Welcome to Caregiver Friday!!
Today I hope to accomplish two things: offer a tribute to my mother-in-law who died last Wednesday 9-8-10, and provide some thoughts about the long-term impact of caregiving and the domino effect of caregiving.
First my tribute:
We all hope for a parent who will provide love and nurturance throughout our days. Even though we understand mortality cognitively, understanding it emotionally and spiritually is an entirely different ball of wax. My mother-in-law was a wonderful wife and mother to three (now grown) children, and seven grandchildren. She was adored in her community as the prominent director of an early childhood education center, and a kind sister to her three siblings.
Unfortunately my mother-in-law suffered the long-term effects of caregiving. My father-in-law had a massive stroke after open heart surgery and for the first ten years she took care of him. The last ten years he was in a nursing home, but she continued to care for him, bring him what he needed, got frustrated when he wasn’t getting the care he deserved and as a result suffered from the biggest fallout from caregiving…depression.
I’ve met way to many caregivers that don’t recognize the signs of depression and therefore don’t get treated. Depression is a downward spiral and unfortunately she paid the ultimate price…her health. Knowing the impact caregiving has on the psyche she tried her hardest not to pin that responsibility on her children and unfortunately that decision led to a rapid decline in her health and ultimately her death. She shouldered the pain of caregiving for her children for as long as possible. Her three children were by her bed when she died…a true testament to the bond between mother and child.
It’s as if she held on to the pain of caregiving so her children wouldn’t have to live with that overwhelming burden. As I mentioned in a previous post, not recognizing the impact of caregiving, much to our regret, can have long-term impact on one’s physical, emotional and spiritual health. There isn’t enough attention paid on the price of caregiving, not matter one’s age it has an impact. There needs to be more education, more intervention, and more recognition of what is sure to become one of the greatest epidemics of our century.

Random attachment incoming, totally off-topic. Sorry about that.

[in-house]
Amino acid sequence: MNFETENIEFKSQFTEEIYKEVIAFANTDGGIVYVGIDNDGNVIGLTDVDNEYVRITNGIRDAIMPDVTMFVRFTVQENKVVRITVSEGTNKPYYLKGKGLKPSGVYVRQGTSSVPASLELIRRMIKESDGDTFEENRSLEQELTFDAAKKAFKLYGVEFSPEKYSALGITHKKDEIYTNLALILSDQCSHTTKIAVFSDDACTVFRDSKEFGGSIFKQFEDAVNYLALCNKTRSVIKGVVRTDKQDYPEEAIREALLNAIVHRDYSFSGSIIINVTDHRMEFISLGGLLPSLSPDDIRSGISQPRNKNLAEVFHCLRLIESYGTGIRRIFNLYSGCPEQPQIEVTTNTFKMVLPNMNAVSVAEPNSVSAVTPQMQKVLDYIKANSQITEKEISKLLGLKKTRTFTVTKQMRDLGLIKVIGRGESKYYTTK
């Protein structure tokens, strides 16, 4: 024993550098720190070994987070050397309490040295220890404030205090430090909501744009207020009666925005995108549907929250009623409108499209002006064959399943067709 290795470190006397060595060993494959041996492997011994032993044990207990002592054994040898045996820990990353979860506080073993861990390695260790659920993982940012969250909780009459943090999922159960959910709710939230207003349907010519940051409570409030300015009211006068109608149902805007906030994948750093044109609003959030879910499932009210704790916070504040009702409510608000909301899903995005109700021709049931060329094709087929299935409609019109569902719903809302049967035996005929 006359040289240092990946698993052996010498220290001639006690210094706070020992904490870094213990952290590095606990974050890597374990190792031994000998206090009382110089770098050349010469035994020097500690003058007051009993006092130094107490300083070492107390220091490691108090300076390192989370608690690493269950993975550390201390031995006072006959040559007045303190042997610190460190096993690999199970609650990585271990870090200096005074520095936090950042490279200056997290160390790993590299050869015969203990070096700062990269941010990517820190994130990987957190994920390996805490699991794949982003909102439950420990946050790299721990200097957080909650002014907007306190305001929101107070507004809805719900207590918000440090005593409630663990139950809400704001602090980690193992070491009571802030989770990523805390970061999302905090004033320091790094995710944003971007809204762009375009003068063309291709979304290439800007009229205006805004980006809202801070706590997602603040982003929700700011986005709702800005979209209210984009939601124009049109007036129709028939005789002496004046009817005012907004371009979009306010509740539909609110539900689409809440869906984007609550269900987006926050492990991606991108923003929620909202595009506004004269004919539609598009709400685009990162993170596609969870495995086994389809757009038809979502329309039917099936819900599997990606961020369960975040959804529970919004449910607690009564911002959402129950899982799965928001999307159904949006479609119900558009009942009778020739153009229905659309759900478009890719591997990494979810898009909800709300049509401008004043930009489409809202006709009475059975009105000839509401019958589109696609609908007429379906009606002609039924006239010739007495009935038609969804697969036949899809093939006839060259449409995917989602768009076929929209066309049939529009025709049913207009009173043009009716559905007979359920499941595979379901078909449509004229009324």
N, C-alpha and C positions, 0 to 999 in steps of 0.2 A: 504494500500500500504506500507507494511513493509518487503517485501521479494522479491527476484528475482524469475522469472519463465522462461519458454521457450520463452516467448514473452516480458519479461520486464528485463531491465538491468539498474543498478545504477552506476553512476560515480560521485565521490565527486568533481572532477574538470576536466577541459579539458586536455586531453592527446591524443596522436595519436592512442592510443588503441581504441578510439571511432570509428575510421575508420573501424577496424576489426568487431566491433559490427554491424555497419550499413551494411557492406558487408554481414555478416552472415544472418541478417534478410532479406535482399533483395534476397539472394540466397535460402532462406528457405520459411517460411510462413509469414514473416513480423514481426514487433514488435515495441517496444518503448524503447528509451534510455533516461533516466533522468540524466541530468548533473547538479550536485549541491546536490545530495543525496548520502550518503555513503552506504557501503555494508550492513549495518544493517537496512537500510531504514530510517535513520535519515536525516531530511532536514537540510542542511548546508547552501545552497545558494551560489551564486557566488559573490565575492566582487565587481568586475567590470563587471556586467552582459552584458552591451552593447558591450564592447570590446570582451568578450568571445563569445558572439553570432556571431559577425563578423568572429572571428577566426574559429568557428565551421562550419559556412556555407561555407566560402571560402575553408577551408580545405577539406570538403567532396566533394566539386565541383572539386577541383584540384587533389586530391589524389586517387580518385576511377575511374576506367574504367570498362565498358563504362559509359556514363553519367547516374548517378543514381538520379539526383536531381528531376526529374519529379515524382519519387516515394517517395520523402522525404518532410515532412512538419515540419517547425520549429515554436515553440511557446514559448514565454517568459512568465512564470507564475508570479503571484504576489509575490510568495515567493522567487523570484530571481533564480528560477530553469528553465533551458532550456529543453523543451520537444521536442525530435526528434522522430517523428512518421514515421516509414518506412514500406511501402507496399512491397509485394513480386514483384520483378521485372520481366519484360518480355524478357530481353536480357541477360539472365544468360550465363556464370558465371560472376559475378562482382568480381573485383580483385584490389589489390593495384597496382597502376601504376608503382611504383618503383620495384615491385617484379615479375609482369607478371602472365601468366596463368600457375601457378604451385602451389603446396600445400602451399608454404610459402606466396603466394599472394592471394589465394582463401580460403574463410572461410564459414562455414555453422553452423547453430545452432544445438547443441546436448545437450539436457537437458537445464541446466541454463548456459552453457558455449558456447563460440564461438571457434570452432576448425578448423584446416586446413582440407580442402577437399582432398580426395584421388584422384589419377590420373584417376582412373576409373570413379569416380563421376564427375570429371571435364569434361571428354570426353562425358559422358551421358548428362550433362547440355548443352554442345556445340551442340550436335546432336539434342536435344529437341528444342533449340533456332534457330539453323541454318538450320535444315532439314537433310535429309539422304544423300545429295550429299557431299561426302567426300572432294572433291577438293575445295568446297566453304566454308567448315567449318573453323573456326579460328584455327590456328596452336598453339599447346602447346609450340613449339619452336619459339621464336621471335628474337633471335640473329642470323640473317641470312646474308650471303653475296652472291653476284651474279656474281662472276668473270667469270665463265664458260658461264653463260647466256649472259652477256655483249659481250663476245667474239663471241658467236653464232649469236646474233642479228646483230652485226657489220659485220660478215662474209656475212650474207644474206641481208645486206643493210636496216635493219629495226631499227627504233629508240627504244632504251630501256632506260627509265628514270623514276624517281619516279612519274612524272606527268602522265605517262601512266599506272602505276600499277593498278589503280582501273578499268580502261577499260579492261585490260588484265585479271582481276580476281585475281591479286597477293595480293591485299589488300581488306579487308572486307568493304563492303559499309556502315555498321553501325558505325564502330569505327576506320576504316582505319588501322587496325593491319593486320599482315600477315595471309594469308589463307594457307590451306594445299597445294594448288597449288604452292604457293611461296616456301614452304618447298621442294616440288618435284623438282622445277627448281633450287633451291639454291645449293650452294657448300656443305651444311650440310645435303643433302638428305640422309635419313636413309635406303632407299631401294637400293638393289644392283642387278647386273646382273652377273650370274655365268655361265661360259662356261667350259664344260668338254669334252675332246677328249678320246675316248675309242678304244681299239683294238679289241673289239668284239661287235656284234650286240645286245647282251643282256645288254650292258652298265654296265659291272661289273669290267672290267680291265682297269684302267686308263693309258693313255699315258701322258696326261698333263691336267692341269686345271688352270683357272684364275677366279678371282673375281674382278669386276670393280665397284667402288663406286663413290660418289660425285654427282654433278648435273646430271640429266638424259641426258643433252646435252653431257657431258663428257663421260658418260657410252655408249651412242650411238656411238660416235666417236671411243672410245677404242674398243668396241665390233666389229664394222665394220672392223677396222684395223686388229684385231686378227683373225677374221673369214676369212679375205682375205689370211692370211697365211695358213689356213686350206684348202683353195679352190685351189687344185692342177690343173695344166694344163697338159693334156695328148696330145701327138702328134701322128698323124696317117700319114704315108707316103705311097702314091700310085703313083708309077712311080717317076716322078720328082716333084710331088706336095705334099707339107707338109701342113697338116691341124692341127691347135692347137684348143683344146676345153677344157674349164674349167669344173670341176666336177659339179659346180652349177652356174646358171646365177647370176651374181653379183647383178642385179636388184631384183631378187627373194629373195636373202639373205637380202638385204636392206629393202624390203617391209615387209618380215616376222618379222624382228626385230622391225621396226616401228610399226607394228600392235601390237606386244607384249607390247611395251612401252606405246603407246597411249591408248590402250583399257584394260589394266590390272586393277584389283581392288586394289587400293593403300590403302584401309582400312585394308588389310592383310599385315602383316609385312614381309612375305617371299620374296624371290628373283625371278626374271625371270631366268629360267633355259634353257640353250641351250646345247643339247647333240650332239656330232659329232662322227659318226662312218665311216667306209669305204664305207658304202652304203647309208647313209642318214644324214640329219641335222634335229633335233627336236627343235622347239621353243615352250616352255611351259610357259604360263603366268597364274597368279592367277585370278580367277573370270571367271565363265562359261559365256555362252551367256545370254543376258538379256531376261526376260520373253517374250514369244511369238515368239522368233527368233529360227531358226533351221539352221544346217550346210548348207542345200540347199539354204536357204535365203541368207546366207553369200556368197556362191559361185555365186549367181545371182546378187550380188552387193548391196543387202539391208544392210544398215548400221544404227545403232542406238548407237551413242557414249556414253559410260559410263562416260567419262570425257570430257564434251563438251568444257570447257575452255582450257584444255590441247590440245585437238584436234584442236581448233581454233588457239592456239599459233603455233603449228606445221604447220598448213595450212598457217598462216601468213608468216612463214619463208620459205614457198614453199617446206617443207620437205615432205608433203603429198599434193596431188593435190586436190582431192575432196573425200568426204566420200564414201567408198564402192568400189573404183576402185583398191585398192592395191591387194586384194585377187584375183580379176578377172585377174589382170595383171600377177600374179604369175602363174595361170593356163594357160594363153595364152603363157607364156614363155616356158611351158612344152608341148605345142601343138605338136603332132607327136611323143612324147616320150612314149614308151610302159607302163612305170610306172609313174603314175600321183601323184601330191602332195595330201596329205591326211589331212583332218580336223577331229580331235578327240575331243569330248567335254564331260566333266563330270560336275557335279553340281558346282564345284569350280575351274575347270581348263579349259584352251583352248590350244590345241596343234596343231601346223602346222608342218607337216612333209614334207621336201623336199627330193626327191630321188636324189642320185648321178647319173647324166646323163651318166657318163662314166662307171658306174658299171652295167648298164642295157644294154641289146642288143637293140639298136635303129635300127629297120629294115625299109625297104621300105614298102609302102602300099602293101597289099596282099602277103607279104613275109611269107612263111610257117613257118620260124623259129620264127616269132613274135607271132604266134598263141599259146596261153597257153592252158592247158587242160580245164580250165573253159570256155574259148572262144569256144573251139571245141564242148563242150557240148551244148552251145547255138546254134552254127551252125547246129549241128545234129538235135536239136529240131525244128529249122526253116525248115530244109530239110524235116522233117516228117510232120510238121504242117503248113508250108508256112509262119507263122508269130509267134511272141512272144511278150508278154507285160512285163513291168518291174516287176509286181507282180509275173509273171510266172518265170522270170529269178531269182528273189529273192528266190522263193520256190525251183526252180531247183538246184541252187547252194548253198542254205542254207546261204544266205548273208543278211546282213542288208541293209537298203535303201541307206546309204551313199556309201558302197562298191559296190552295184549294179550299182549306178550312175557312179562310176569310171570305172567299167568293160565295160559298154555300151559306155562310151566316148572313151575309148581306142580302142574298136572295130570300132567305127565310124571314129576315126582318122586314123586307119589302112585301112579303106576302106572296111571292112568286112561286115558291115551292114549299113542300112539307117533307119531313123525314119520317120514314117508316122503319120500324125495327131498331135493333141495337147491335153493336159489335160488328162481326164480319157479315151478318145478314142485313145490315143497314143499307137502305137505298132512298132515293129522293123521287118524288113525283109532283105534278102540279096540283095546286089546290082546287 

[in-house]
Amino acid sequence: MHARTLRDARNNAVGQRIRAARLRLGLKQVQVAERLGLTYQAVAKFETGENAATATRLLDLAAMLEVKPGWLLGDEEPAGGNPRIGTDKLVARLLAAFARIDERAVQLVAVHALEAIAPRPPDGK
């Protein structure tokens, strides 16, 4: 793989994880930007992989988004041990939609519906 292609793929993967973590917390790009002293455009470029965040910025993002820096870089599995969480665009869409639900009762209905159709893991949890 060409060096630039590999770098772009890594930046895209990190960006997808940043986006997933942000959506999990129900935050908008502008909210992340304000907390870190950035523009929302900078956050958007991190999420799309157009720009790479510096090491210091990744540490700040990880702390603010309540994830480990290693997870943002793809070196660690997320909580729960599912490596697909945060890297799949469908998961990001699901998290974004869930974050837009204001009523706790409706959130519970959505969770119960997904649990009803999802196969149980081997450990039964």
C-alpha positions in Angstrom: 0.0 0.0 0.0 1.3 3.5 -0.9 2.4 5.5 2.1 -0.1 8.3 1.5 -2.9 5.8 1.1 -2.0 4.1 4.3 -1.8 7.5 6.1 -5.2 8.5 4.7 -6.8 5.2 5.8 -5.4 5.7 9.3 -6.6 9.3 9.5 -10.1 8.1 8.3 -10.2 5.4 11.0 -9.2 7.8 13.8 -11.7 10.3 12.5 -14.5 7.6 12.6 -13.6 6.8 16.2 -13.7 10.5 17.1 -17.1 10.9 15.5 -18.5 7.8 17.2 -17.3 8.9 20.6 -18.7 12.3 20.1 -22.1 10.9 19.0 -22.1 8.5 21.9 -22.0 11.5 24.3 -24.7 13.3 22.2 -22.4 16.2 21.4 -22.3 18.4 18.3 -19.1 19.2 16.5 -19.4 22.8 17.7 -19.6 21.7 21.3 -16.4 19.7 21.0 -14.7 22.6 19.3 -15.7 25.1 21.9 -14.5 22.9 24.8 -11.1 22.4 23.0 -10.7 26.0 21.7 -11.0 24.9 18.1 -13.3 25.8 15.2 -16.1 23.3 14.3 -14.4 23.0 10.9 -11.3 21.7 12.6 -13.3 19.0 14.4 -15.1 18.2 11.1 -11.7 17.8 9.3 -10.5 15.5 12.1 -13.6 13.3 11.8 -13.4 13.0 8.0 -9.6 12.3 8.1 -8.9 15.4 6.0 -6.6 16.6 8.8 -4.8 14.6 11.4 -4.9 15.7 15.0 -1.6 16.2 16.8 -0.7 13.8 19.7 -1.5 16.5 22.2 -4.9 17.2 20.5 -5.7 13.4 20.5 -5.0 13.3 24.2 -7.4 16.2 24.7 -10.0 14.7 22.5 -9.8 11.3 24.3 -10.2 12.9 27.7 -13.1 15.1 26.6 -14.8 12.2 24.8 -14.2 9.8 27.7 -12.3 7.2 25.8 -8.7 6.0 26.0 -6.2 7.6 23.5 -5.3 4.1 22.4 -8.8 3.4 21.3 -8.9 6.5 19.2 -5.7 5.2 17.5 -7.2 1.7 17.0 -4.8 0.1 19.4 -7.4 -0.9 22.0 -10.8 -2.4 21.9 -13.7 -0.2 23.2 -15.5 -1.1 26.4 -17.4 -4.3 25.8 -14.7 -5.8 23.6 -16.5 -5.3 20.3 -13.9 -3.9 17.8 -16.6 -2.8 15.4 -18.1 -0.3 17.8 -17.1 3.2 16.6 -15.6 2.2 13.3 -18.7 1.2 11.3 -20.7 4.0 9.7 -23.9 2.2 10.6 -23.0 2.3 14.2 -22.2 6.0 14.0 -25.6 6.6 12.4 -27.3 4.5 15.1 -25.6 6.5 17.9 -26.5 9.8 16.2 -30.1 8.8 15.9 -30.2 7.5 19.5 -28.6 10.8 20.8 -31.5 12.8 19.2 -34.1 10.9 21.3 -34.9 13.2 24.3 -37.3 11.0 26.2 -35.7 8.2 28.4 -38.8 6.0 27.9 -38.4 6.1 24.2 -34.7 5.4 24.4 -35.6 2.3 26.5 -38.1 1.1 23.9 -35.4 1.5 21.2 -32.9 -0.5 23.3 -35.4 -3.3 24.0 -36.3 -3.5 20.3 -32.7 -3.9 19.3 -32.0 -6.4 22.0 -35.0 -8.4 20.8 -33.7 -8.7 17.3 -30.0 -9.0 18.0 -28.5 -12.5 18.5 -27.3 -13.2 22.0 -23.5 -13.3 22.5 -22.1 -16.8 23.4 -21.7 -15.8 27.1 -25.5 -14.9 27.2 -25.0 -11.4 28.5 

She will be greatly missed for her love, caring, and compassionate soul.
The other thing I wanted to address is the notion of one’s will to live. This is important for caregivers to understand because no matter how you hard you try, sometimes the person you’re caring for still dies. My mother-in-law had been admitted to the hospital with pneumonia and a fever. After a couple of days she seemed to improve, and the once again a few days later the fever returned. The doctor explained to the family that he didn’t believe she would recover from this infection.
At that point, the family decided to shift from treatment to comfort care. They moved her to a larger room so her son, my partner, could spend 24/7 with her. Once she had moved to the bigger room I believe she understood the path in front her. I believe that without treatment, without any hope of recovery she let go and died in a matter of hours. She’d held on for so many years that I hope letting go was a choice and a relatively easy decision. I believe that even in an altered state-of-consciousness she had enough soul awareness to understand the path in front of her. I’m hoping her conscious decision to let go was one more way she could take care of herself.
As caregivers it’s important to understand that we can only control so much. We can’t live for the other person or want to fight for life for the other person. We have to give each person we’re caring for the opportunity to make those final decisions for themselves either by letting go and dying or by making sure they have Durable Powers of Attorney for Healthcare so we’re clear about their wishes and decisions. I wish you strength and peace on your caregiving journey.